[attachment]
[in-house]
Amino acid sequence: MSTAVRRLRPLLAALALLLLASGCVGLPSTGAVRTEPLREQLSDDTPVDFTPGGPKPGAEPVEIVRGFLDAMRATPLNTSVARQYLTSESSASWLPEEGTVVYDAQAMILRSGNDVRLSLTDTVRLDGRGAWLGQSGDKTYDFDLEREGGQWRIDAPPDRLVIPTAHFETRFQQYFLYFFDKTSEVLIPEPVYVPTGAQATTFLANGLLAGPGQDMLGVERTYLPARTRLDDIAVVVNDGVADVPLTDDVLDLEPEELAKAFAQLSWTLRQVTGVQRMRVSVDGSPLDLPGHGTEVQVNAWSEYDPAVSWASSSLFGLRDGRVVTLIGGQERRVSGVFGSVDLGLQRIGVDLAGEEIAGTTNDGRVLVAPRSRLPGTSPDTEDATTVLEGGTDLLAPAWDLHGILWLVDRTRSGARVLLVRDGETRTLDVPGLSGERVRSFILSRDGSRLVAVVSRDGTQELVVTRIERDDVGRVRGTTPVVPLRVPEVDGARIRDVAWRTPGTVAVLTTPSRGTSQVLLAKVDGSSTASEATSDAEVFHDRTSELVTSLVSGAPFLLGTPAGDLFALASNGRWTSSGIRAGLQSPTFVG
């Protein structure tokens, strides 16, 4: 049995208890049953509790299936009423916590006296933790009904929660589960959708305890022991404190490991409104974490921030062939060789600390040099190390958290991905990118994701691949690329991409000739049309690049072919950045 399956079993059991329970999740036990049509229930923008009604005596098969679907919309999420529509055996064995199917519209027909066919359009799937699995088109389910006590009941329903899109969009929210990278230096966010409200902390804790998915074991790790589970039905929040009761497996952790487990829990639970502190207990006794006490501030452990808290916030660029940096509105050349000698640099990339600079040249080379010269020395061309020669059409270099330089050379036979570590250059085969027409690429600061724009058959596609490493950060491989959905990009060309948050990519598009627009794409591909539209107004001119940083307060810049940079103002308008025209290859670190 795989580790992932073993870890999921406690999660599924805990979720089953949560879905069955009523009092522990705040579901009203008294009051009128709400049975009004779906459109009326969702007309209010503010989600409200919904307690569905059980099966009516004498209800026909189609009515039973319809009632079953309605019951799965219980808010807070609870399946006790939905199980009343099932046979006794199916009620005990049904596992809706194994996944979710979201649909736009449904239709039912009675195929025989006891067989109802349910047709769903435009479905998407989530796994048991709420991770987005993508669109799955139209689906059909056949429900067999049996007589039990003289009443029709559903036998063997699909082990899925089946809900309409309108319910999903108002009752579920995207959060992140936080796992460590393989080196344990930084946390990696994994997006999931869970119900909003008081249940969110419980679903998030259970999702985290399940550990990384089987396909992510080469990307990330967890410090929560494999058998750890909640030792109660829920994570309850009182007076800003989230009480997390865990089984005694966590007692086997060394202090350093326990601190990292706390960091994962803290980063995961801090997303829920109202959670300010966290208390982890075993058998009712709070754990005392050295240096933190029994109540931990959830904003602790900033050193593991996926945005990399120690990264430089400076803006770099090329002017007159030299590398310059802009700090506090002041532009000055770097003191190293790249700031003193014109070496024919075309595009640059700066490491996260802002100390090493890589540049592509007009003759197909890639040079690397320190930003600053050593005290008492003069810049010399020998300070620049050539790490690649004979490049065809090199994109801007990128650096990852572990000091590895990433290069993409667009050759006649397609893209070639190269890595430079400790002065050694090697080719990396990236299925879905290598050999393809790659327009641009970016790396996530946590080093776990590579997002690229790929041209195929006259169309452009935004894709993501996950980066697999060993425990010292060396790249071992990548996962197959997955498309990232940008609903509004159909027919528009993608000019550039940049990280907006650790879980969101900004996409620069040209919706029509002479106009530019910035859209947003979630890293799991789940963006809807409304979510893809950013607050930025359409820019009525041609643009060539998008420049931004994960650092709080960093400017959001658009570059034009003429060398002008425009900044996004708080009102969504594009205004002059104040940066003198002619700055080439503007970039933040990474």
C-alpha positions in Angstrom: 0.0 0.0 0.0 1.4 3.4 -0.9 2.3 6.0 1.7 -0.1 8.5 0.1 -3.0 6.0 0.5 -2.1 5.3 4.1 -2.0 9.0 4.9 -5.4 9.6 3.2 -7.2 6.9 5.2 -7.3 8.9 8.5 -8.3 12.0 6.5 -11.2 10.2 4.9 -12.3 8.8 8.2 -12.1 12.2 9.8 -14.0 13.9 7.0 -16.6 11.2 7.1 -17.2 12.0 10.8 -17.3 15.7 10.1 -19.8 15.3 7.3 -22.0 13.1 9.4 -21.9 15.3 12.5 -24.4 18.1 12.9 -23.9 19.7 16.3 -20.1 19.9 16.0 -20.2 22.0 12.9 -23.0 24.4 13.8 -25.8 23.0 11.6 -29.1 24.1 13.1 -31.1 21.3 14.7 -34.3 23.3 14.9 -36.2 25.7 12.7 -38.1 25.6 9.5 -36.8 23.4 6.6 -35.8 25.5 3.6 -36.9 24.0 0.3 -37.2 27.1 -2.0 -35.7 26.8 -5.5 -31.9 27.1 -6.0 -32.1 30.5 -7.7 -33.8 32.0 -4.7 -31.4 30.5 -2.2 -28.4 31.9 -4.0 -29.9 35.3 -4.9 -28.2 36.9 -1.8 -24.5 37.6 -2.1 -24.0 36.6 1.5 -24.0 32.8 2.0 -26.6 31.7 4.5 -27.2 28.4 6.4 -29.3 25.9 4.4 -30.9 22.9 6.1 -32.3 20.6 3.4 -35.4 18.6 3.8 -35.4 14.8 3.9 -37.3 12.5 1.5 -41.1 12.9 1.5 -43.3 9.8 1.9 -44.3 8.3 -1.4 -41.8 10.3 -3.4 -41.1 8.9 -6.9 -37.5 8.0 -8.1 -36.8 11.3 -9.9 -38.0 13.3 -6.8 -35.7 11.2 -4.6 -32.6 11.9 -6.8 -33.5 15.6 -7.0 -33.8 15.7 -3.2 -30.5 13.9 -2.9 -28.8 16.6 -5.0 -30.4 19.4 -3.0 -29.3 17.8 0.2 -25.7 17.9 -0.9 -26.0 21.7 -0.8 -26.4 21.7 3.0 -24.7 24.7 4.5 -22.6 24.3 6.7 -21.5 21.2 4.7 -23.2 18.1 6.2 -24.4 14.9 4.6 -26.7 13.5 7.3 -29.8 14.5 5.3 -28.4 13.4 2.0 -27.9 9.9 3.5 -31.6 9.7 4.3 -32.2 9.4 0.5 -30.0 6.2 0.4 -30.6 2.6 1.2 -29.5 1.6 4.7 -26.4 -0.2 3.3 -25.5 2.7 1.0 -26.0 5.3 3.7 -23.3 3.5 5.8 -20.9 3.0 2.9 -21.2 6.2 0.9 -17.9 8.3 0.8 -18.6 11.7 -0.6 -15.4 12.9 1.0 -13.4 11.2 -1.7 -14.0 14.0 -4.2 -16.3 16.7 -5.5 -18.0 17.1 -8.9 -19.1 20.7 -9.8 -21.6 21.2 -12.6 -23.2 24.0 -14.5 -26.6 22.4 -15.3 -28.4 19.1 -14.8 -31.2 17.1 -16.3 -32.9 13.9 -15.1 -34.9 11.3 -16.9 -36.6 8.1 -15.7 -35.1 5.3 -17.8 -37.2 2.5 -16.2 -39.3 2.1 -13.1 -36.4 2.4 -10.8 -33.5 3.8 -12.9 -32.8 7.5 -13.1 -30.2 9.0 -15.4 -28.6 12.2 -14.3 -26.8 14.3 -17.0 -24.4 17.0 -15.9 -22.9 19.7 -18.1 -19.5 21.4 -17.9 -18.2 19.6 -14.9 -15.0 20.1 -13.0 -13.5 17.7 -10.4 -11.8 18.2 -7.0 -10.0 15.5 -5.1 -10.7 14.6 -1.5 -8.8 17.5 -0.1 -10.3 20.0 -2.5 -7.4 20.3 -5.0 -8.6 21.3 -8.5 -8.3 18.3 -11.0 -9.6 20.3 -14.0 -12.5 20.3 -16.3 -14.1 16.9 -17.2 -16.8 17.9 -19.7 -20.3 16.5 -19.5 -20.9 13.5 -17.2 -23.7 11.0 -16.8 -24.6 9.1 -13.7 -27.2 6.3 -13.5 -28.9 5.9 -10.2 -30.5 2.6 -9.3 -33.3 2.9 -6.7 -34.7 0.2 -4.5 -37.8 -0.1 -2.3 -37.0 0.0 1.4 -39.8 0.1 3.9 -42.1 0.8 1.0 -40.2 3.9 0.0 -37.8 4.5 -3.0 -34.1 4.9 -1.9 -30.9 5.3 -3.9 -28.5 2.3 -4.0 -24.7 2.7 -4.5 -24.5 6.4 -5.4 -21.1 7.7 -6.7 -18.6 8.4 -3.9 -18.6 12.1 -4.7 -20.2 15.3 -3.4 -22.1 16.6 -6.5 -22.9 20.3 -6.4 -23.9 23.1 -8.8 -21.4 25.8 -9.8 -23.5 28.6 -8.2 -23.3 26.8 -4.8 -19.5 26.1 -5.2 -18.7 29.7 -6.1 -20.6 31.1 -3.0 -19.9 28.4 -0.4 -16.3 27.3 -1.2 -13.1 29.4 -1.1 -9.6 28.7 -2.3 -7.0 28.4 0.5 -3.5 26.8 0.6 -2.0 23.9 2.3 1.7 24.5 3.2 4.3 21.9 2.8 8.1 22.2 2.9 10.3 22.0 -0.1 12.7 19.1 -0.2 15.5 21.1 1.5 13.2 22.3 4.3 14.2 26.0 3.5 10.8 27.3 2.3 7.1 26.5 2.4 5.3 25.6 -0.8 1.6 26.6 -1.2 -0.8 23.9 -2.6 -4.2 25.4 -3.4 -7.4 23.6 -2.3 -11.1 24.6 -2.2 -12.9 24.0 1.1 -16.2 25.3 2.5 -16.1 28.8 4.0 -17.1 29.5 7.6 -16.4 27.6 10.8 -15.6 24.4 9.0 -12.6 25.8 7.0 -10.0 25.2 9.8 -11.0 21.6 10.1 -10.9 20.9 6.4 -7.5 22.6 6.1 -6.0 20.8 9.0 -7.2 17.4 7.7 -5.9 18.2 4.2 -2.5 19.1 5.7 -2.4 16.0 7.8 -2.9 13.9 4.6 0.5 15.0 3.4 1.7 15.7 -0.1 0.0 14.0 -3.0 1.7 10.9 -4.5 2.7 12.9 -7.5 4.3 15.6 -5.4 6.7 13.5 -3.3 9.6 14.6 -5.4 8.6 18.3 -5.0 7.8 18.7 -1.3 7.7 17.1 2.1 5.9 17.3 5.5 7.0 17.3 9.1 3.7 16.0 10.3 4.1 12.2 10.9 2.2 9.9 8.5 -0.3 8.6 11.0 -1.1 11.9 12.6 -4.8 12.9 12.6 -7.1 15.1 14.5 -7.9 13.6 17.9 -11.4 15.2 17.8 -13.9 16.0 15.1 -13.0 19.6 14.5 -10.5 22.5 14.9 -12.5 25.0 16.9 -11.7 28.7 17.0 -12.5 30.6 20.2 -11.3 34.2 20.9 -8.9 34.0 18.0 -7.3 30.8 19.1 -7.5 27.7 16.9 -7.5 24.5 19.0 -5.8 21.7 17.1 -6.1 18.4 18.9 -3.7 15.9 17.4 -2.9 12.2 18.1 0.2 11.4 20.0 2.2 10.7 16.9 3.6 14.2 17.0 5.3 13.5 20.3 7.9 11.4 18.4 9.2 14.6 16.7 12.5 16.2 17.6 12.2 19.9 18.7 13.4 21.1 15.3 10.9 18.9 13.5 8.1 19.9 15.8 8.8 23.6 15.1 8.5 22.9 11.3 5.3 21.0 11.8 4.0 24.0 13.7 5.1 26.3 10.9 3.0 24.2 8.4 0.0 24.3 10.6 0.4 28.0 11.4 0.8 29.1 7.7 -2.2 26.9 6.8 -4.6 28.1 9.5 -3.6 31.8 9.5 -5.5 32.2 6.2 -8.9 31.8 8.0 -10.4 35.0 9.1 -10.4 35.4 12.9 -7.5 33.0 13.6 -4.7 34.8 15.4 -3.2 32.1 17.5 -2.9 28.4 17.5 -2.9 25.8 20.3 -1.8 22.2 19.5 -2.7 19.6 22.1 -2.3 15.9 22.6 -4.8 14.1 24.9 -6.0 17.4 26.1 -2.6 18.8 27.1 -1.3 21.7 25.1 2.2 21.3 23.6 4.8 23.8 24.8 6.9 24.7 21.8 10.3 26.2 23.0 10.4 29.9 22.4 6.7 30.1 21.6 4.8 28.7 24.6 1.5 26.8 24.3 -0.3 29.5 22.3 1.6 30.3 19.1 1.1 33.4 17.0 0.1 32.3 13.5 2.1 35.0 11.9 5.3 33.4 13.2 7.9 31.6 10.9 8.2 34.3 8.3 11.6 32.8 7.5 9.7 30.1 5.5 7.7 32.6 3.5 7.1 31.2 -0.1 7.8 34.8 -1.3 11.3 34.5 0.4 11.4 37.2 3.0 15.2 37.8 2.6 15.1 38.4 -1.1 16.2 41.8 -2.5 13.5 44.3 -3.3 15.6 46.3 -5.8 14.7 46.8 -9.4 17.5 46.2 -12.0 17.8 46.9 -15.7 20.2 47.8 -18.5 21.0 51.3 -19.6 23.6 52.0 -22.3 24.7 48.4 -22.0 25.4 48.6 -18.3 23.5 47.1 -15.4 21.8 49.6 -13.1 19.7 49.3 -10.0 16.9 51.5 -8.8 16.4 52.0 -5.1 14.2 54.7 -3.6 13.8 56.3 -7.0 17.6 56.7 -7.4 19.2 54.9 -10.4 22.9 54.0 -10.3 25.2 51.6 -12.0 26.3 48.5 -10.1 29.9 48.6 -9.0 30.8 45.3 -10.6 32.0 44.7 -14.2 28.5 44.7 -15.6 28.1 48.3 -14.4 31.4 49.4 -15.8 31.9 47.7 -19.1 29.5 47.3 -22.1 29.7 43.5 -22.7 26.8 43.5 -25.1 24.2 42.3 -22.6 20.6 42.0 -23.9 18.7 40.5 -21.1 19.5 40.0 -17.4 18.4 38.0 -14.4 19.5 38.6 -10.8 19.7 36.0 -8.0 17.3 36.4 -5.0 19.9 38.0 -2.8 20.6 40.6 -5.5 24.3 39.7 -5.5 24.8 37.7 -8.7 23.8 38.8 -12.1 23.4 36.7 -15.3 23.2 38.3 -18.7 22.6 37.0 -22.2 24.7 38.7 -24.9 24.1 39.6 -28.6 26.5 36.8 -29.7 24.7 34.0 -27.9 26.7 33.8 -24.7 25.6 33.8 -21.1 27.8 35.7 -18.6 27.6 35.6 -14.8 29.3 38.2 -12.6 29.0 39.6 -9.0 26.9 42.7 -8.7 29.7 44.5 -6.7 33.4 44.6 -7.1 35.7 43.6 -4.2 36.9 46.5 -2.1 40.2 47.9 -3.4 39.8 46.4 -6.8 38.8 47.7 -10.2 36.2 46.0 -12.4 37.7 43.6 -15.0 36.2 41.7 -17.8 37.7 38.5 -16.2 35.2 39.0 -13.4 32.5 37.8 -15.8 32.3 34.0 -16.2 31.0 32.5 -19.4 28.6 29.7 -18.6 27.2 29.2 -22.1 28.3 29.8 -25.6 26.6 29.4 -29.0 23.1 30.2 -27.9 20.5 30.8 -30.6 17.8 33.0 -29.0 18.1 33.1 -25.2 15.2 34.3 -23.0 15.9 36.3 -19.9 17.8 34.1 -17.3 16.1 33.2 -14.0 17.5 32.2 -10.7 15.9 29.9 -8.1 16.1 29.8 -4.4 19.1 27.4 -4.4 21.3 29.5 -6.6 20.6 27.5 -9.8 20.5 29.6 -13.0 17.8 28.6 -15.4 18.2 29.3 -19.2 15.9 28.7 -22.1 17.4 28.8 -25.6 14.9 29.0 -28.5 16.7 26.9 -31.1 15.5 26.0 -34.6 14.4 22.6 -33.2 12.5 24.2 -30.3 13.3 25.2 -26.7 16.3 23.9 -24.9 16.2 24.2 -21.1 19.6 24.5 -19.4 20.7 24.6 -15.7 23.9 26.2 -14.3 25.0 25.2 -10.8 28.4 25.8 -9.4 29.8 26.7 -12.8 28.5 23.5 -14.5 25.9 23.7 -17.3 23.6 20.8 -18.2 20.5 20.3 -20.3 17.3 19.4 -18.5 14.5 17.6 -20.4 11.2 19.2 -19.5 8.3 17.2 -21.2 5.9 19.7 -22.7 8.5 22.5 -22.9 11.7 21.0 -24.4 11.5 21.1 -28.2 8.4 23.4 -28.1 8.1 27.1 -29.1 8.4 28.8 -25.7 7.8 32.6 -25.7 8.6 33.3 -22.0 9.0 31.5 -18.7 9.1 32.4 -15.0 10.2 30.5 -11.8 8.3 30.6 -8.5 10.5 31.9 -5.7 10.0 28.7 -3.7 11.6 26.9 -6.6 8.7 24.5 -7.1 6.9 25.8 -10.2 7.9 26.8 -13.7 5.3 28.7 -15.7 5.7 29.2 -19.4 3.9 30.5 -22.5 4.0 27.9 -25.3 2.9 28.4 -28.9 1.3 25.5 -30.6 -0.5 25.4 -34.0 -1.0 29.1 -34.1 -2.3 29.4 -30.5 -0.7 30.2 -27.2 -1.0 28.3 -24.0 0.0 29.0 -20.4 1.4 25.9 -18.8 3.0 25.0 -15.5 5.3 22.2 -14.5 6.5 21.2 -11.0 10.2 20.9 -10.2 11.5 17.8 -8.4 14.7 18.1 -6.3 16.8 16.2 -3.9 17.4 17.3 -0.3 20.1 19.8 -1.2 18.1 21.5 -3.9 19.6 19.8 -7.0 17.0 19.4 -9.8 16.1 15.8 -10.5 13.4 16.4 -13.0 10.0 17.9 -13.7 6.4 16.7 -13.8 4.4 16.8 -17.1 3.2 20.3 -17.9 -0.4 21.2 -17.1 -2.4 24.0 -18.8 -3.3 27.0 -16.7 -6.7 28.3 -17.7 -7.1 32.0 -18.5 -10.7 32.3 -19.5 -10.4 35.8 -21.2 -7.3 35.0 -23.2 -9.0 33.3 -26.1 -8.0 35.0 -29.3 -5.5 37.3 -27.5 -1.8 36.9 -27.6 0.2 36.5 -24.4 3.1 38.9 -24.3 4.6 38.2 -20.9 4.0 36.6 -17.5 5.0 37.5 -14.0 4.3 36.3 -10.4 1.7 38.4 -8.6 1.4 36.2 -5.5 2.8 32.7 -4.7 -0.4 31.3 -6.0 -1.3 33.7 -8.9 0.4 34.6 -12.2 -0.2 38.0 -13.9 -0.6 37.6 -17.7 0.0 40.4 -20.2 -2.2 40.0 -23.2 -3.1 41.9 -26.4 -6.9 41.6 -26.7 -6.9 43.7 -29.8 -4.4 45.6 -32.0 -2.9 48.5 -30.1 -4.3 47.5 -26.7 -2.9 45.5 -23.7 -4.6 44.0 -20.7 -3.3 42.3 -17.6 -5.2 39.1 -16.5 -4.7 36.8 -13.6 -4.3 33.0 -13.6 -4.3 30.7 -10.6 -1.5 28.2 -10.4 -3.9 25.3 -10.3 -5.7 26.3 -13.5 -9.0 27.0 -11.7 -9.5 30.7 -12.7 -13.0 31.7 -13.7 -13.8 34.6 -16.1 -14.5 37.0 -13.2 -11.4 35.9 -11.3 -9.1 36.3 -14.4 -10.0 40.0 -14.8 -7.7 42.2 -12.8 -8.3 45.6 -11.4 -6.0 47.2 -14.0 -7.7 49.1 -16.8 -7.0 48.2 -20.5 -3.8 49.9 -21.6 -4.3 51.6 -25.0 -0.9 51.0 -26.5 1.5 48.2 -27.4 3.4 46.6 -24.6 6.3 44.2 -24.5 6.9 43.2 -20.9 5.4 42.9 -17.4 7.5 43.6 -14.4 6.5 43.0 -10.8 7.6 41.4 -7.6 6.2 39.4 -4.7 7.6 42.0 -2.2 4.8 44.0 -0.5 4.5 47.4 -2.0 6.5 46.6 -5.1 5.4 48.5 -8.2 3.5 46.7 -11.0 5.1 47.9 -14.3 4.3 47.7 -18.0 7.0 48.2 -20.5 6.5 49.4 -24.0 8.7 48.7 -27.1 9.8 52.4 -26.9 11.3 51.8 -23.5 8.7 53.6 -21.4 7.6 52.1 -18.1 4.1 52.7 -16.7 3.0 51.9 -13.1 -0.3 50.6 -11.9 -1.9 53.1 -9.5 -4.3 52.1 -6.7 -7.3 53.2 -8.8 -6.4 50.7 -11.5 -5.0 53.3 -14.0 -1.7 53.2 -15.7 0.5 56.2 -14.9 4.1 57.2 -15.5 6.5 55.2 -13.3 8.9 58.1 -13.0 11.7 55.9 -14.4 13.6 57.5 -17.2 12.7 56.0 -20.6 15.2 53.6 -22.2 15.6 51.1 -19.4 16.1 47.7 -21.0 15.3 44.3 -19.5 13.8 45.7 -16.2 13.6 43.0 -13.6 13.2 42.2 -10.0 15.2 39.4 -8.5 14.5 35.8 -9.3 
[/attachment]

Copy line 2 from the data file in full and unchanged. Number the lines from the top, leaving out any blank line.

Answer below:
Amino acid sequence: MSTAVRRLRPLLAALALLLLASGCVGLPSTGAVRTEPLREQLSDDTPVDFTPGGPKPGAEPVEIVRGFLDAMRATPLNTSVARQYLTSESSASWLPEEGTVVYDAQAMILRSGNDVRLSLTDTVRLDGRGAWLGQSGDKTYDFDLEREGGQWRIDAPPDRLVIPTAHFETRFQQYFLYFFDKTSEVLIPEPVYVPTGAQATTFLANGLLAGPGQDMLGVERTYLPARTRLDDIAVVVNDGVADVPLTDDVLDLEPEELAKAFAQLSWTLRQVTGVQRMRVSVDGSPLDLPGHGTEVQVNAWSEYDPAVSWASSSLFGLRDGRVVTLIGGQERRVSGVFGSVDLGLQRIGVDLAGEEIAGTTNDGRVLVAPRSRLPGTSPDTEDATTVLEGGTDLLAPAWDLHGILWLVDRTRSGARVLLVRDGETRTLDVPGLSGERVRSFILSRDGSRLVAVVSRDGTQELVVTRIERDDVGRVRGTTPVVPLRVPEVDGARIRDVAWRTPGTVAVLTTPSRGTSQVLLAKVDGSSTASEATSDAEVFHDRTSELVTSLVSGAPFLLGTPAGDLFALASNGRWTSSGIRAGLQSPTFVG